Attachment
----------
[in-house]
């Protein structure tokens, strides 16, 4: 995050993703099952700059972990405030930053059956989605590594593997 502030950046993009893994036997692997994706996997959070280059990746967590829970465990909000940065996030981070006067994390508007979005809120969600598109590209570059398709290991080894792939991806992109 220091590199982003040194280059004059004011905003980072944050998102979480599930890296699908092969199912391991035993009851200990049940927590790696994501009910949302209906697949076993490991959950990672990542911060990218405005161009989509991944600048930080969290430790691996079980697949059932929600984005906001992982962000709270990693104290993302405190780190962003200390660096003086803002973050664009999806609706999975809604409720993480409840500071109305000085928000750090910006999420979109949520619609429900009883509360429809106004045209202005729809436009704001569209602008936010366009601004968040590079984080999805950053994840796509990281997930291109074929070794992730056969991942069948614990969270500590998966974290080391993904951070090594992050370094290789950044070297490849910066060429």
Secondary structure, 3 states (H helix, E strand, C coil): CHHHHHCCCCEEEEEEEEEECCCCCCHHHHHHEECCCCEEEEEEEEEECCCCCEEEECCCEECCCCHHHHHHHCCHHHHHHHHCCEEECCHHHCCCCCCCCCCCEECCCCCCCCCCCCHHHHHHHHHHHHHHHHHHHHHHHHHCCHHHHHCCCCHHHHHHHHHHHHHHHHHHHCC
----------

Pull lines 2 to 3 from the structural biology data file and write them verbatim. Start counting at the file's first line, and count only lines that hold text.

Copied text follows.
């Protein structure tokens, strides 16, 4: 995050993703099952700059972990405030930053059956989605590594593997 502030950046993009893994036997692997994706996997959070280059990746967590829970465990909000940065996030981070006067994390508007979005809120969600598109590209570059398709290991080894792939991806992109 220091590199982003040194280059004059004011905003980072944050998102979480599930890296699908092969199912391991035993009851200990049940927590790696994501009910949302209906697949076993490991959950990672990542911060990218405005161009989509991944600048930080969290430790691996079980697949059932929600984005906001992982962000709270990693104290993302405190780190962003200390660096003086803002973050664009999806609706999975809604409720993480409840500071109305000085928000750090910006999420979109949520619609429900009883509360429809106004045209202005729809436009704001569209602008936010366009601004968040590079984080999805950053994840796509990281997930291109074929070794992730056969991942069948614990969270500590998966974290080391993904951070090594992050370094290789950044070297490849910066060429």
Secondary structure, 3 states (H helix, E strand, C coil): CHHHHHCCCCEEEEEEEEEECCCCCCHHHHHHEECCCCEEEEEEEEEECCCCCEEEECCCEECCCCHHHHHHHCCHHHHHHHHCCEEECCHHHCCCCCCCCCCCEECCCCCCCCCCCCHHHHHHHHHHHHHHHHHHHHHHHHHCCHHHHHCCCCHHHHHHHHHHHHHHHHHHHCC